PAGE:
7 Lessons in Live Tweeting



In December 2013, Carrie Underwood and Stephen Moyer took over Twitter and #TheSoundOfMusicLive became the most interesting thing online since "Charlie bit my finger!". Everyone from brands and celebrities to everyday people were live-tweeting each scene in such detail that you didn't even need to watch to know everything that happened.

Fast-forward almost three years and we're still learning how the internet can help drive conversation. While it may not be in your organization's best interest to make snarky comments like DiGiorno Pizza, you can still employ similar tips to help guide your live event engagement. Use these at your next industry or advocacy event and see how it expands your online community!

  1. Find a good spot. Once you've arrived at the event, make sure you're close enough to the speaker podium to hear and see well. Test different areas to get the best angle for pictures and make sure you're near an electrical outlet for an ongoing charge.
  2. Write outbound tweets. This is the most crucial part - start tweeting! Use the event hashtag and speaker's handle when you can. I typically find all of the relevant handles the day before for convenience. Ask real-time questions and spark engagement from others following the conversation.
  3. Retweet and be social. Odds are you aren't the only organization tweeting, so find other relevant messages and retweet them. Engage key influencers and stakeholders as you see their tweets come across the stream.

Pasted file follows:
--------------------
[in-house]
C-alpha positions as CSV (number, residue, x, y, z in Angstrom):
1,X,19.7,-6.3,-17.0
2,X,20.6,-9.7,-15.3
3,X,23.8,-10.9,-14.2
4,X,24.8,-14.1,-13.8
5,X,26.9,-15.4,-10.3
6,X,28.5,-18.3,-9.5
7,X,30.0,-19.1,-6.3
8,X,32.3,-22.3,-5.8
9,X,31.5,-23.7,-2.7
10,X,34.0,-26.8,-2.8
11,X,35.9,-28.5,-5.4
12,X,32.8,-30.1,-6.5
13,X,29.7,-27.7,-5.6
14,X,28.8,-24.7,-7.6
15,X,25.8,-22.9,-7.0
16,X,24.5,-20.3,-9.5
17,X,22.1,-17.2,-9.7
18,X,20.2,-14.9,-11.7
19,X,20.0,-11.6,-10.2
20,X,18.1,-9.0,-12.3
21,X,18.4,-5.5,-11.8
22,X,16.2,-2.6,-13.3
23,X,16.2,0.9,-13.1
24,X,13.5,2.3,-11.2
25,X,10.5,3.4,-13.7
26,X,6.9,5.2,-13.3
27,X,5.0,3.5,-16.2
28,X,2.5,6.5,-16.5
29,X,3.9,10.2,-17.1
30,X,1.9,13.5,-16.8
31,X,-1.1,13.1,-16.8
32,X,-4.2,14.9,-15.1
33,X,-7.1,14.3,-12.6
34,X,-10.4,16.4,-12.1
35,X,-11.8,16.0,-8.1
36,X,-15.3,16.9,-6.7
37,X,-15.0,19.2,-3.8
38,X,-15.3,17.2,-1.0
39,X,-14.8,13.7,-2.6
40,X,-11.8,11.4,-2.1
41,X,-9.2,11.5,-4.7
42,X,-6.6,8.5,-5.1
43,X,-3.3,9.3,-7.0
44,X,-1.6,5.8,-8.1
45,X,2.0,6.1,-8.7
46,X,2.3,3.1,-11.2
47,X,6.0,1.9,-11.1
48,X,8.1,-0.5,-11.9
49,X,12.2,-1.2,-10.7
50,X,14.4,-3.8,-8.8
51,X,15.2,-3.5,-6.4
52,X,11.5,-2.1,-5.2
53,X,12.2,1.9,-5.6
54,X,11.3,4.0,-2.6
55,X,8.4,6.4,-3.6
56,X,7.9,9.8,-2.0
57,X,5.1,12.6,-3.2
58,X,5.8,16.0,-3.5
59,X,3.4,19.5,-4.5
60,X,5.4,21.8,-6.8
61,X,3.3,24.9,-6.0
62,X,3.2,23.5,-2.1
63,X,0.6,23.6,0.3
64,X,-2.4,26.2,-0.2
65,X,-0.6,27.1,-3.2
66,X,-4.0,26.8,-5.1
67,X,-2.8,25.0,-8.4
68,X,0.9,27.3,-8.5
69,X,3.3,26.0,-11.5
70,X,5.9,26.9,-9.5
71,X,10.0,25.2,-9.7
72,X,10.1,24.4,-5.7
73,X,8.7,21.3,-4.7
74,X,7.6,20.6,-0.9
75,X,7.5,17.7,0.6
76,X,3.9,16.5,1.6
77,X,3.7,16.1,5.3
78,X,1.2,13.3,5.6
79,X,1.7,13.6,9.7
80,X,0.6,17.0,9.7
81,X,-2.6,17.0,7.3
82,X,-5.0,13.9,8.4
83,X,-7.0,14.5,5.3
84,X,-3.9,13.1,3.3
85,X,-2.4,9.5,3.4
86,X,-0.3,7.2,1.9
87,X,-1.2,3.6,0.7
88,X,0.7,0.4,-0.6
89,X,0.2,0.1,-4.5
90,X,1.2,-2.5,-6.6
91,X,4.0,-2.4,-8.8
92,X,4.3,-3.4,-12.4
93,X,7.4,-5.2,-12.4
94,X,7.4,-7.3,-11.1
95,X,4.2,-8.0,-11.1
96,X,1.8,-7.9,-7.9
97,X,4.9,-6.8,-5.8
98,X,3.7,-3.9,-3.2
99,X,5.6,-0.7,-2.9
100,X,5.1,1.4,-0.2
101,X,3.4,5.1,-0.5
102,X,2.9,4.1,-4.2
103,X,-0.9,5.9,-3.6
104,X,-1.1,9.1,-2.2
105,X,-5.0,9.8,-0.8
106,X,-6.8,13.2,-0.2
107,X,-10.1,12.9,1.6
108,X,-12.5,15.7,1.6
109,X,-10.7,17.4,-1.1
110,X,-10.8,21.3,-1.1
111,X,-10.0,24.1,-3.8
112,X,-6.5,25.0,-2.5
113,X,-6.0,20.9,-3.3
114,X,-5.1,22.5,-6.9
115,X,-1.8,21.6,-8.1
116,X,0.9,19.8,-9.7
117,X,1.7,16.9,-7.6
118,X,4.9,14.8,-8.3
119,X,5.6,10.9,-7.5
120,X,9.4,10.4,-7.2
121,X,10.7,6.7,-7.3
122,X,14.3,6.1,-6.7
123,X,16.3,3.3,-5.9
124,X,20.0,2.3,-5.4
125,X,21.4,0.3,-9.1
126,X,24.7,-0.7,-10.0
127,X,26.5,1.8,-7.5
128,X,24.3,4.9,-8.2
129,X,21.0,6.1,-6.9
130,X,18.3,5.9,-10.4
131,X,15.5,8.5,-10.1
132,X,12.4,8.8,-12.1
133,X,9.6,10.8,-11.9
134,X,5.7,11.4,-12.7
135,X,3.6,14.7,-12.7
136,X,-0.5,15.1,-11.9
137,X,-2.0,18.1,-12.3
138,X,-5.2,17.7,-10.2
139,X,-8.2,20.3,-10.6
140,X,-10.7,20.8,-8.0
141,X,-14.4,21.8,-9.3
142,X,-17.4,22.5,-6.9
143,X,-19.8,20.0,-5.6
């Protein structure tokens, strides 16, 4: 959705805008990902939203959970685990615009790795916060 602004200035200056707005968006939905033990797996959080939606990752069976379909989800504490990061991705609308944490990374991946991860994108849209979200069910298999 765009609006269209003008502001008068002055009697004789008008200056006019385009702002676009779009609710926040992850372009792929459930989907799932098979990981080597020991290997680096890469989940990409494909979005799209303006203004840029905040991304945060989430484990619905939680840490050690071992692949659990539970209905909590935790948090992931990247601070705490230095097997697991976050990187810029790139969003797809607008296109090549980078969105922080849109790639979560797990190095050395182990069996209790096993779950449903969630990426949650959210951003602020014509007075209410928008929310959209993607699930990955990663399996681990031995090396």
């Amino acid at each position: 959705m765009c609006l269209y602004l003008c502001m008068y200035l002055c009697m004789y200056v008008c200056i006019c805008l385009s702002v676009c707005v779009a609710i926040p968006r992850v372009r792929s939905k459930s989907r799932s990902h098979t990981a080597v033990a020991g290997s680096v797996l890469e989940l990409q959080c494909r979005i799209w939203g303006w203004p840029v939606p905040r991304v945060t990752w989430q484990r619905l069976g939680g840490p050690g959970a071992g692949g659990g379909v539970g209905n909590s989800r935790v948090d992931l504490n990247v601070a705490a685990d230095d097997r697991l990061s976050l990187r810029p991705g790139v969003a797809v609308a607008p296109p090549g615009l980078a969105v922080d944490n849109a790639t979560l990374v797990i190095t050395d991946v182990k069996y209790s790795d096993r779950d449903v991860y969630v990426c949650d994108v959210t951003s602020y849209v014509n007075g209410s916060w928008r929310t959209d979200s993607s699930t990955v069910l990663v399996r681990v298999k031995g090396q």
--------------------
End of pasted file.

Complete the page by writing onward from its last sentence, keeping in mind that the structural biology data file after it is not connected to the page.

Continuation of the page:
4. Monitor and react. Take note of messages that seem to perform well. What is it about that particular content that spurs engagement? Identify that and use it to your advantage for future events.
  5. Follow up. This is the step that most organizations forget - keep tweeting after the event. Whether it's personalized words of thanks or additional content from your notes, it will show your audience that you're invested in what was discussed.
  6. Draft a blog. Remember the sound bites you wrote down the day of the event? Find a way to weave them all together into a wrap-up blog. Design a few graphics to highlight the engaging content. It will make the speakers feel appreciated and position your organization as a leader in the space.
  7. Host your own event. Take all that you've learned and apply it to your own event. Whether it's a lobby day training or advocacy conference, you can arm all of your attendees with the tools described above and ensure your event is a hit!

For more tips about how to engage your community online, join the Digital Advocacy Institute.